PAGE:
He spends his life travelling the globe. But he’s a nomad because he wants to be one and above all, because he can. He lives between Lagos, Acra, London and New York, which could explain his obsession with borders. That may be part of it, but he also comes from a continent where so many people must choose emigration out of a lack of other options. “People should be able to move. People should have the freedom to escape war, escape death. The way human beings evolve is the way laws need to evolve,” he says.

Mr Eazi speaks in a soft voice and doesn’t stop for nearly a half hour after his arrival at the London club, where young people from around the world with impressive hair and the latest sneaker models hang out. From the upper-story room where our chat takes place, we can see the immensity of the British capital on a standard rainy day. Mr Eazi has ideas, lots of them. What sets this Harvard University engineering graduate apart is how he executes them, with the meticulousness of an entrepreneur and the creativity of an artist. The latest of his creations is a fusion of visual arts and music. On his album The Evil Genius, each song is associated with a work of art by African creatives, which were exhibited at London’s Somerset House last fall, in a show that coincided with the album’s release.

Mr Eazi
The Nigerian singer, songwriter and producer poses in the former London location of BBC Television Centre.Manuel Vázquez

He’s also obsessed with building bridges between Afro sounds and pop and Latin rhythms. His collaborations with Beyoncé, J Balvin, Bad Bunny and Burna Boy are well-known, and he even has a Latin Grammy. His big upcoming project is an entire album dedicated to the fusion of afrobeats and reggaeton. “I think there’s an even more organic corridor there than the one with pop,” he says. This upcoming release already has a name: London to Medellín.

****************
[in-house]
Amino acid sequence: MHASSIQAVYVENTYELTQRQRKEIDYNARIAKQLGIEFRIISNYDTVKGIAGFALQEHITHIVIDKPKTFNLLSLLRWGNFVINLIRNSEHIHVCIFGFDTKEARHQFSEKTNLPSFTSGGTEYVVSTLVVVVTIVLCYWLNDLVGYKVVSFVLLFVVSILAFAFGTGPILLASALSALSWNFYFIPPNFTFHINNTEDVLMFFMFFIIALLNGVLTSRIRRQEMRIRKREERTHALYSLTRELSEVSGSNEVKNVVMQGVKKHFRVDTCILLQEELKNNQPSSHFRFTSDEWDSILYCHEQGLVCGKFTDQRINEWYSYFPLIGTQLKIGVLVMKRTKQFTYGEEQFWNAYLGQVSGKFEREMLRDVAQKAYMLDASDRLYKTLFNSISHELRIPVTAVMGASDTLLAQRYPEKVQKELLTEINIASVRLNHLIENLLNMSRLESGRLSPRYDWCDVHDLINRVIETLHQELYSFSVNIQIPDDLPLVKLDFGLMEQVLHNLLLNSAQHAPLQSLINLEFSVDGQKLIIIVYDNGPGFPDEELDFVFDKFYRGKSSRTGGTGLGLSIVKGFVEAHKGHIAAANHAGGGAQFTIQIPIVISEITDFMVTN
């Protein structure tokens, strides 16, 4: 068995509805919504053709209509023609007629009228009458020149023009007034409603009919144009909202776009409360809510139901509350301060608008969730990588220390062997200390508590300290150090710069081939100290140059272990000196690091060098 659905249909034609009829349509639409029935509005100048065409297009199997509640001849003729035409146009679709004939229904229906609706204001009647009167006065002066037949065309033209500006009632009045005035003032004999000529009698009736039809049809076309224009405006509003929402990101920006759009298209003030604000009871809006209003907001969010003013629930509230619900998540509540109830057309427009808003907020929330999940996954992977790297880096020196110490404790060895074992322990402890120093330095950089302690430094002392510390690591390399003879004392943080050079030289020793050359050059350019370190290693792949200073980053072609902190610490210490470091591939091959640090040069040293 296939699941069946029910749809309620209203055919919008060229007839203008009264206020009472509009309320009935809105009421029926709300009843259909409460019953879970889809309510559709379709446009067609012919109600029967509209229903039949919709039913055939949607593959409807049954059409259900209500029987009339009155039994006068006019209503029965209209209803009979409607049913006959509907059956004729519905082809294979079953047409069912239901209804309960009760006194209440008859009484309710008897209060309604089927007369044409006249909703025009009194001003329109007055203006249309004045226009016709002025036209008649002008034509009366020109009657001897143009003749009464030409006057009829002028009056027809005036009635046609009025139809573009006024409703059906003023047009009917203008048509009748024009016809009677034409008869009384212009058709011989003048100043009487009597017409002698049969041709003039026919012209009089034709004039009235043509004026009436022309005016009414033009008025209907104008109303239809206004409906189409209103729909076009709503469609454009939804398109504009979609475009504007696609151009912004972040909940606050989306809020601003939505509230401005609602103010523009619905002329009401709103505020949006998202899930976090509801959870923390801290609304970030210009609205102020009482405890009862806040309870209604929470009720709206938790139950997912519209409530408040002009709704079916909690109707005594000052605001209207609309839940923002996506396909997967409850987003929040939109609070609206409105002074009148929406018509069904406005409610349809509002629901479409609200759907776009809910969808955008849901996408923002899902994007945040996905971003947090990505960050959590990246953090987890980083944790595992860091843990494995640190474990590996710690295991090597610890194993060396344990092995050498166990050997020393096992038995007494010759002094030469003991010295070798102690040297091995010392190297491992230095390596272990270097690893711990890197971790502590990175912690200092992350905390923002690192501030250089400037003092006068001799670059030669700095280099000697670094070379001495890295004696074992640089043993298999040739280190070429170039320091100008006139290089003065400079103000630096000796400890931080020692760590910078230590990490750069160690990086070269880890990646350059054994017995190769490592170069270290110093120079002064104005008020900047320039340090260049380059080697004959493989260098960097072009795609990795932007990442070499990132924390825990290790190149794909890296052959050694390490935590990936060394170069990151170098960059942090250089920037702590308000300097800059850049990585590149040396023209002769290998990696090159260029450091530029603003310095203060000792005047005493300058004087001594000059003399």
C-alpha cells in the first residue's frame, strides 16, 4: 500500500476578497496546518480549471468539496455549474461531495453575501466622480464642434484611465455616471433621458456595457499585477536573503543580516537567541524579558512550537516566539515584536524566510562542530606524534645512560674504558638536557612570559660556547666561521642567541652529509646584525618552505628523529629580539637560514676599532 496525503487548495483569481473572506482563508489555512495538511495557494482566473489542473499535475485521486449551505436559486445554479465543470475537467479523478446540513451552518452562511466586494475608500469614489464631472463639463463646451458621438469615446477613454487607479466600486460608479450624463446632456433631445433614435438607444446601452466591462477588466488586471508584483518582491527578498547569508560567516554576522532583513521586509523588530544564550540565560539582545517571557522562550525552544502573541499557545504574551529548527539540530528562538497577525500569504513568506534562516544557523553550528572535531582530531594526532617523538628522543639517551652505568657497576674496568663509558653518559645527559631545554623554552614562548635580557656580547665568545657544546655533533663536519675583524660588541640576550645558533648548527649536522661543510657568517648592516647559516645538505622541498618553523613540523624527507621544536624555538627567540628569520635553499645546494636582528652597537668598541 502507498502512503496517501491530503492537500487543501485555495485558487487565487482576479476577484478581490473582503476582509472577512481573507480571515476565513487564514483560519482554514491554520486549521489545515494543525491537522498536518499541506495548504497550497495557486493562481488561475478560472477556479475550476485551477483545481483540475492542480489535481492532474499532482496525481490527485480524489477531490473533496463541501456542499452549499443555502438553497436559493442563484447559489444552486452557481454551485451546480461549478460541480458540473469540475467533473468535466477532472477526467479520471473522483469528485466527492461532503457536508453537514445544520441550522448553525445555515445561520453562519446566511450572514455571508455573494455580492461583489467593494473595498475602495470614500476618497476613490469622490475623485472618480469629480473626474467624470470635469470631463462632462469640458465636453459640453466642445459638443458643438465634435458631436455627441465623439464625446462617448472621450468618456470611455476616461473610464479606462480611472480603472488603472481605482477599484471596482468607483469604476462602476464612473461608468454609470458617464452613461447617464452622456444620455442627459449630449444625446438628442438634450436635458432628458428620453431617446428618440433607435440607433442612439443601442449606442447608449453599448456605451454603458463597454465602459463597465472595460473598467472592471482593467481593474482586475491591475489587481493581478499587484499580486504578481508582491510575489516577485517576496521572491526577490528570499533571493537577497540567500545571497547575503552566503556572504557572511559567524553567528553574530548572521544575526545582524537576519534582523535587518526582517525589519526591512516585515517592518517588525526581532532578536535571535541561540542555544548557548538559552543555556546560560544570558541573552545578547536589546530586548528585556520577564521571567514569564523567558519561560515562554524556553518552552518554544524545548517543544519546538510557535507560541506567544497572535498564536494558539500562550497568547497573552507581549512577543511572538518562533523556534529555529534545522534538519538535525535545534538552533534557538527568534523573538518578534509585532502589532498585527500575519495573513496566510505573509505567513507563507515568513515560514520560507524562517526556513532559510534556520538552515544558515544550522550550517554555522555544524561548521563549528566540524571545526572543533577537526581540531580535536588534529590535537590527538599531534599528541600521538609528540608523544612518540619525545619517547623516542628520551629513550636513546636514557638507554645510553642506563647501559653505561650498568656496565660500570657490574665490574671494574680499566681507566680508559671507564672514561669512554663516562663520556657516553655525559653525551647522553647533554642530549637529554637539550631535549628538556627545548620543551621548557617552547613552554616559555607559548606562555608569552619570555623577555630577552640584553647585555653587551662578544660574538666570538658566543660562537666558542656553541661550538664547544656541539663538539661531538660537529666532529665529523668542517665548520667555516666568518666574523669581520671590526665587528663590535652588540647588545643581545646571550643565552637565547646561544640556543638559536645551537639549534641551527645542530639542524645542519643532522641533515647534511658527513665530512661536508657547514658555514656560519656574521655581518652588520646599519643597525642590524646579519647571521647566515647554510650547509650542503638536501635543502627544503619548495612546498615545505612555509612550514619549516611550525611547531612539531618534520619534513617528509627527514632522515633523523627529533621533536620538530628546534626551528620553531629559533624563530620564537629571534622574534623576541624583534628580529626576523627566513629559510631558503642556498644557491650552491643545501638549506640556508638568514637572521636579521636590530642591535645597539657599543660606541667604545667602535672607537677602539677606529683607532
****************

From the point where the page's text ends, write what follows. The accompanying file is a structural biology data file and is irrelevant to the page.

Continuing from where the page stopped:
The idea for the album began with a conversation with Sara Rosati, an Argentinian journalist who tipped him to the music of Rosalía and told him about Colombian and Puerto Rican reggaeton. Then, on a trip to Haiti to perform, in a Port-au-Prince hotel, he met with Michael Brun, a well-known Haitian DJ and producer. In just an hour, they had created a fistful of songs on the computer. “It was exciting. It almost reminded me of African music on the drums, but it was different,” he recalls. A week later, Brun called him up. He had a friend who he wanted Mr Eazi to meet: a one J Balvin, known throughout the world as “the prince of reggaeton”. The two became friends and met up in London, where they recorded a song together that would wind up on Balvin’s next album. Balvin wound up bringing Mr Eazi on his Vibras tour.

Mr Eazi sees great commercial opportunity within this meeting of the Afro and the Latino. “Seeing what reggaeton has done globally and seeing what afrobeats does globally, and you see the African kids dancing, and you see the guys from Puerto Rico dancing, you can see the melody.” Mr Eazi even goes a little further. He thinks that their fusion has the potential to bring about a certain empowerment of the global south through music. “We have the power,” he says.

Boredom as motivation